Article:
Teaching Shakespeare!

A Folger Education Blog

Posts Categorized: Folger-library/folger-education-folger-library

Proof that Elementary Students Have FUN with Shakespeare!

Jennifer Ventimiglia’s classroom at Paul Public Charter School in Washington, DC is alive with literary inspiration in the form  of books, posters, and most importantly to us Shakespeare! Ms. Venti’s 6th grade English as a Second Language students have been studying Shakespeare all year long with our Shakespeare Steps Out  program. Beyond that they have… Continue Reading »


"For now, these hot days, is the mad blood stirring."

The temperature is going up and up and up these days, proof that summer is here even though school is still in session. Students are restless to be outside (or at least not at their desks), and I have a feeling the teachers are, too! If you’re looking for some Shakespeare class activities to fit… Continue Reading »


Teach Shakespeare – Before It's Too Late!

~by Barbara Cobb When I was starting my work on Shakespeare in the schools, I asked a cognitive psychologist with whom I collaborate, “at what age do children have the greatest facility with different dialects, like Shakespeare’s early modern English?” Her response surprised me just a little: “around the age of 9,” she said, “and… Continue Reading »


Summer and Shakespeare

“Shall I compare thee to a summer’s day?” writes the Bard.  With summer approaching, we’re probably all thinking about spending some lazy days on the beach or in the backyard, enjoying being outside of the classroom and away from all of the administrative tasks that come with teaching.  While summer is a time for resting and recharging ourselves after… Continue Reading »


Kids doing Shakespeare

My apologies for the brief hiatus – last week was our 32nd Children’s Festival! 30 classes from DC, MD, VA (and even NY) came to perform on the Folger stage (on the set of Cyrano no less!), and brought incredible energy and life to Shakespeare’s plays. Kids love Shakespeare. There’s magic and poetry, violence and romance, and… Continue Reading »


Shakespeare has poked Benedick

The big news in Shakespeare geek circles this week is the “production” of Much Ado About Nothing taking place on FACEBOOK beginning tomorrow. Sixteen characters have been added to facebook, and if you “like” all of them you can watch their story unfold in real time on the internet. Benedick Salvador will flame Beatrice Grant’s wall,… Continue Reading »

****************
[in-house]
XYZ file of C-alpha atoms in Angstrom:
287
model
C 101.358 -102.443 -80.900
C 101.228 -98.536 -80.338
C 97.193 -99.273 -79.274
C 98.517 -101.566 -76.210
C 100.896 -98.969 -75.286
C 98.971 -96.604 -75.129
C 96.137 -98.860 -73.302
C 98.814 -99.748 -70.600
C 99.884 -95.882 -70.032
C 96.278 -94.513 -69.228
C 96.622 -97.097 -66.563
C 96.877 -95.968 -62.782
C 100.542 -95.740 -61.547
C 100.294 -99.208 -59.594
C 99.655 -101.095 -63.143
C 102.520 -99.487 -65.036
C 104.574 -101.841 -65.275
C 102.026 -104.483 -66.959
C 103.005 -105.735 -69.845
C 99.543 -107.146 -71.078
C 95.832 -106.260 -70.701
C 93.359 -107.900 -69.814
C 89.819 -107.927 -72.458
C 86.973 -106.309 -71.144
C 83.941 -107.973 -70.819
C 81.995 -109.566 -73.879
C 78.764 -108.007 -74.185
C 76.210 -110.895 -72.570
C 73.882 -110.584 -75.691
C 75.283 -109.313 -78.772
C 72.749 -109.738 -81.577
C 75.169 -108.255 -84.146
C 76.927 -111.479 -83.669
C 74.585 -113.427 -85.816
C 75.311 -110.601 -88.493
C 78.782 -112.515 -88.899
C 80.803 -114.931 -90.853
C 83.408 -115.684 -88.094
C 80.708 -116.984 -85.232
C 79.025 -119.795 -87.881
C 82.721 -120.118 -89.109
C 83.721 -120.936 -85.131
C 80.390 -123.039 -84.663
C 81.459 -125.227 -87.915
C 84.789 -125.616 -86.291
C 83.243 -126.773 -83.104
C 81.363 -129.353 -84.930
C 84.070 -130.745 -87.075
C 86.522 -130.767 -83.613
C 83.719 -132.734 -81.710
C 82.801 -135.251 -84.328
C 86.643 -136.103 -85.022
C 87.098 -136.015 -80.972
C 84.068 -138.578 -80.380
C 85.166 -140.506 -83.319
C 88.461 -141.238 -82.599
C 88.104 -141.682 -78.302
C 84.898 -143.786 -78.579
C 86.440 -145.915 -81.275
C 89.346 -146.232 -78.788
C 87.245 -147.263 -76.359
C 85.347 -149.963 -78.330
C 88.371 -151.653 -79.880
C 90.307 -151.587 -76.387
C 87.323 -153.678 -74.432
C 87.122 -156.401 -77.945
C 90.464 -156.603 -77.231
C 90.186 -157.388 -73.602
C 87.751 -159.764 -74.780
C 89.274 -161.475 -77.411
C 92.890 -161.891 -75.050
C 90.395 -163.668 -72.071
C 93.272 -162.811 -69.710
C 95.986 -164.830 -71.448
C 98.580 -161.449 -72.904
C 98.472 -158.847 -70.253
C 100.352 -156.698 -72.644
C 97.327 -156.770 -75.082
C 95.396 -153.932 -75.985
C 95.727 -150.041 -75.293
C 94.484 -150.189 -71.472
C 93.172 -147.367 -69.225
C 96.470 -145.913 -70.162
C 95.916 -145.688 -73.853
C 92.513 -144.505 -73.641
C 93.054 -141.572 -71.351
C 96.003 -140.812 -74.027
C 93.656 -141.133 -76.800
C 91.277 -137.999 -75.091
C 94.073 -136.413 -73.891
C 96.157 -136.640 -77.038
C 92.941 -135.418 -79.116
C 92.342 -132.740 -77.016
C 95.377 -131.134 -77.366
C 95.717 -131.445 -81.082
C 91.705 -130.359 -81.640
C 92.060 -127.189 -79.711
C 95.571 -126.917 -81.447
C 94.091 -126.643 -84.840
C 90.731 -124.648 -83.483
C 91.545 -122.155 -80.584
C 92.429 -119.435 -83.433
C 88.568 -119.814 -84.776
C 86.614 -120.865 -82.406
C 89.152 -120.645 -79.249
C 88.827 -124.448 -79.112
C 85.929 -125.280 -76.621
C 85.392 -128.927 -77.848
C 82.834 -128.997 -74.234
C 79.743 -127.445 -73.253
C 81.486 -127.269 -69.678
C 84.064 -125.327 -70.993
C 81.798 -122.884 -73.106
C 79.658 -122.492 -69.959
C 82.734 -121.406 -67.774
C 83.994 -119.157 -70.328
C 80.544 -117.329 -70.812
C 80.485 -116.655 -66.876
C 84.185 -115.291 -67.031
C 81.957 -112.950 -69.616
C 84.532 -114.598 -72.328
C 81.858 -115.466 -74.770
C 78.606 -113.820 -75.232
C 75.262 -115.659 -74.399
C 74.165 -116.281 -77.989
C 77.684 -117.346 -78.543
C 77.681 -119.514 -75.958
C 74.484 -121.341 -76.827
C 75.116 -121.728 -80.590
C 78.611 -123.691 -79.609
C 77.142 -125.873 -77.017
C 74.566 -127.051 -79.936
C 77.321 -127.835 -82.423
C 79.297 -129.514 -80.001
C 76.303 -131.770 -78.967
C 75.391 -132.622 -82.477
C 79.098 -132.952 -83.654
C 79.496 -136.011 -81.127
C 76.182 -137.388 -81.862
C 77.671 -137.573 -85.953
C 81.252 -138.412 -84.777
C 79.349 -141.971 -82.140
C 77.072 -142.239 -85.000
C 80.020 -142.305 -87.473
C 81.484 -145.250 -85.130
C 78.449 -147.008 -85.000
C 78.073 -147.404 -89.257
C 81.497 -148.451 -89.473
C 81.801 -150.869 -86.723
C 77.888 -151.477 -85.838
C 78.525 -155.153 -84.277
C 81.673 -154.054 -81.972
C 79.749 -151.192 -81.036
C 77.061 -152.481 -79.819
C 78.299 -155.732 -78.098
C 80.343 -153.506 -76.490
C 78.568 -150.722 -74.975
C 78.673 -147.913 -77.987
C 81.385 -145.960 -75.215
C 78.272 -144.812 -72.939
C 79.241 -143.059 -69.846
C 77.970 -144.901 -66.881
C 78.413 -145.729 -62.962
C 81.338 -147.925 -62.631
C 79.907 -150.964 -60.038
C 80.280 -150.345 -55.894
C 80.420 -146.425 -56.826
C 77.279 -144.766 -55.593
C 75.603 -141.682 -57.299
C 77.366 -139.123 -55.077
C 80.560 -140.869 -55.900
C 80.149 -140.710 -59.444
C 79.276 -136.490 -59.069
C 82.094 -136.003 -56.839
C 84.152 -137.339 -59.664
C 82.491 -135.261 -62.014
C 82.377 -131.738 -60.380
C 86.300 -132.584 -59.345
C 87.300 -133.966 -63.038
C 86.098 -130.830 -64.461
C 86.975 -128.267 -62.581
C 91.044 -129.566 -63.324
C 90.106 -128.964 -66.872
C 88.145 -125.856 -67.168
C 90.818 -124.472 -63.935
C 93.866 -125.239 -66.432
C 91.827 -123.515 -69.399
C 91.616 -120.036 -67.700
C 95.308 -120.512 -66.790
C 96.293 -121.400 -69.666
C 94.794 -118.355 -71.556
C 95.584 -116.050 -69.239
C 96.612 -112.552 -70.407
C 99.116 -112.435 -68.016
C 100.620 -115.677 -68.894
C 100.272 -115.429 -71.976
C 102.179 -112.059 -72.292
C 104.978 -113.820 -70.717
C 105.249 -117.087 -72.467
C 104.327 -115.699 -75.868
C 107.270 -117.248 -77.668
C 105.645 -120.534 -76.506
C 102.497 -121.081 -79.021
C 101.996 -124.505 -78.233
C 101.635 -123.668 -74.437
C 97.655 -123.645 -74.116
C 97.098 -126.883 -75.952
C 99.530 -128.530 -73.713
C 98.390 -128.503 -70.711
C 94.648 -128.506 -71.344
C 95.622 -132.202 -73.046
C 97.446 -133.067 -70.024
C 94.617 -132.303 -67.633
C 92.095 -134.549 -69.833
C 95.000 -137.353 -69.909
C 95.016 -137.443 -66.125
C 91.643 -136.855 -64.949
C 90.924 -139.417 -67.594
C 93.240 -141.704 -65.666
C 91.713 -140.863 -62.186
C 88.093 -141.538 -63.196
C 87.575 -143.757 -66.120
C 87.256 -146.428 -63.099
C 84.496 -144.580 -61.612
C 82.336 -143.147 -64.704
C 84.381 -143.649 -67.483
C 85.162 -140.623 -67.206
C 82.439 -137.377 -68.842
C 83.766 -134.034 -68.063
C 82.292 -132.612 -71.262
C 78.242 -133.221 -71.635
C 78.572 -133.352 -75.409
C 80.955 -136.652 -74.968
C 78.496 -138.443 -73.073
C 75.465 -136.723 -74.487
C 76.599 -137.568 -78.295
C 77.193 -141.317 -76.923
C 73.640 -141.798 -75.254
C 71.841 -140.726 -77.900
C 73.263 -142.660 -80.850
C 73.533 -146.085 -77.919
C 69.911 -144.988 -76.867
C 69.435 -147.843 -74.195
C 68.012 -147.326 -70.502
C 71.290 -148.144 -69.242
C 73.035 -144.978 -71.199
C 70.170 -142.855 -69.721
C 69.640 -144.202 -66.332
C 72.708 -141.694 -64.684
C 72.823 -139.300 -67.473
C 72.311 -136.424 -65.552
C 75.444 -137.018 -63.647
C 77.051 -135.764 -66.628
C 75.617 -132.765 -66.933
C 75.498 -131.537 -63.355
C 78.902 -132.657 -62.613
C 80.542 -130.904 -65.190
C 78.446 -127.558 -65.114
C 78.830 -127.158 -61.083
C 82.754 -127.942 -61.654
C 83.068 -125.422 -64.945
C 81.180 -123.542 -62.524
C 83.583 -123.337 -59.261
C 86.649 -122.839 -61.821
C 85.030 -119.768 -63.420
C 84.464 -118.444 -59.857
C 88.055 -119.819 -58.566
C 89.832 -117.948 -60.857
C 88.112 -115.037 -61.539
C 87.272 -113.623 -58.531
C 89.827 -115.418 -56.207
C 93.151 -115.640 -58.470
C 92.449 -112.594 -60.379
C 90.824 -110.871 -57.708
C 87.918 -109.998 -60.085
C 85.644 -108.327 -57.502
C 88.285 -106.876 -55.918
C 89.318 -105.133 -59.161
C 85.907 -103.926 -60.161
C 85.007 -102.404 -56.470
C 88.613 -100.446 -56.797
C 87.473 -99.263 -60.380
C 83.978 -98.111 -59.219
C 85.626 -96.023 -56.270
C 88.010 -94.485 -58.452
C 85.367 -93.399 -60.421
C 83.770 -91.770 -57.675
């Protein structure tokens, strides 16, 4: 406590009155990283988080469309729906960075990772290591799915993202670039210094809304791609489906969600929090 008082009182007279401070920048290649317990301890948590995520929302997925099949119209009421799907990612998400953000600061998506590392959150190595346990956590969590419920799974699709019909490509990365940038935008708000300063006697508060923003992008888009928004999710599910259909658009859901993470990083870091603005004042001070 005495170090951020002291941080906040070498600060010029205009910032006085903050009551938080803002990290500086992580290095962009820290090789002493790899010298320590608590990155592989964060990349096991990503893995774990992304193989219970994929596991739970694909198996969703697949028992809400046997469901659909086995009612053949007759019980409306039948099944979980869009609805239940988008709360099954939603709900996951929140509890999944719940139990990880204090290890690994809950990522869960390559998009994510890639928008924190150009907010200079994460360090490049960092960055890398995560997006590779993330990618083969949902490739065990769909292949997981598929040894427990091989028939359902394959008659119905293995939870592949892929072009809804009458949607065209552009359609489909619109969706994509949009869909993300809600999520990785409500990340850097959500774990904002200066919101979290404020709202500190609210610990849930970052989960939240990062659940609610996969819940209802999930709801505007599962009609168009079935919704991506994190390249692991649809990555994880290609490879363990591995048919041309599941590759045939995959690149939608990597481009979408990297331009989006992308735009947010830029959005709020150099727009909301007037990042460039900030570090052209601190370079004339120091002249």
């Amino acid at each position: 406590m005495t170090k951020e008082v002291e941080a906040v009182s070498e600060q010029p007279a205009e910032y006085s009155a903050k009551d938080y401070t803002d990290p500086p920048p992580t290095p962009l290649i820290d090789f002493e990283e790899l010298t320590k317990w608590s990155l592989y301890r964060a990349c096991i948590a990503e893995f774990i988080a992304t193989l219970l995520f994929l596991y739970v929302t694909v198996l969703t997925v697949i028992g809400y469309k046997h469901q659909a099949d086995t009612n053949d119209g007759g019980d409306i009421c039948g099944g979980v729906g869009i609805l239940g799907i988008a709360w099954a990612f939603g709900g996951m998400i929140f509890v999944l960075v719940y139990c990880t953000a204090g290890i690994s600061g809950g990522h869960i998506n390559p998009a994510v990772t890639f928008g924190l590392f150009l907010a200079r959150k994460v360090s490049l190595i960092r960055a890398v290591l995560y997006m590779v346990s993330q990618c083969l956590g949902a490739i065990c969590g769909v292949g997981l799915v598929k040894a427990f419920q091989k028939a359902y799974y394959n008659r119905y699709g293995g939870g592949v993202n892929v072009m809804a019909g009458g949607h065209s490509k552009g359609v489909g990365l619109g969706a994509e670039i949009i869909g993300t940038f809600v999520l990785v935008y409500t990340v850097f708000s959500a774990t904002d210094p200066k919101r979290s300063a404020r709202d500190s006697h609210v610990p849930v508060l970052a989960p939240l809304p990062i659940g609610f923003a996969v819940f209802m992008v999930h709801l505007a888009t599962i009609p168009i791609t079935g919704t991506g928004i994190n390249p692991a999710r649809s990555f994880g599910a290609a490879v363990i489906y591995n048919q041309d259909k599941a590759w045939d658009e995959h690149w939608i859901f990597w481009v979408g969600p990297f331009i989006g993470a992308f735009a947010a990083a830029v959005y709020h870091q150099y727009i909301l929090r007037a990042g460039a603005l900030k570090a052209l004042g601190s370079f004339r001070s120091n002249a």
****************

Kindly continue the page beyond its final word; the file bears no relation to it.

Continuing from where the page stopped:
Does Anyone Teach the Sonnets?

We spend a great deal of time talking about teaching Shakespeare’s plays, but not much about the sonnets.  Until recently, we  hadn’t paid as much attention to teaching sonnets as we might have on our website of resources for teachers.  This month, Folger Education rolled out a series of new web pages devoted to the… Continue Reading »


Sounds and sweet airs that give delight and hurt not.

We’re noticing something around the internet lately: educators are using contemporary music to enhance lesson plans. This may not be up-to-the-minute news. A lot of us remember at least this scene from Renaissance Man starring Danny DeVito where the class of military privates presents the summary of Hamlet as a rap. Or the Reduced Shakespeare Company’s interpretation… Continue Reading »


Bear-like, I Must Take the Course (Macbeth Set Free)

With the support of the National Endowment for the Humanities and NYIT, Folger Education just completed an 8-week on-line course on Teaching Macbeth. Enrollment was capped at 30 participants, each of whom received a Folger Toolkit. Each session was 90-minutes long and was live using Elluminate. Here is a summary of the sessions: Week 1: … Continue Reading »


Student Shakespeare Festivals

Folger Education just concluded the 31st annual Secondary School Festival with 56 schools participating in a seven day event featuring performances by 1,500 students from the Virginia, Maryland, DC area.  Ten of the schools were part of Shakespeare for a New Generation, an NEA/Arts Midwest grant funded program that placed teaching artists in 1o classrooms. … Continue Reading »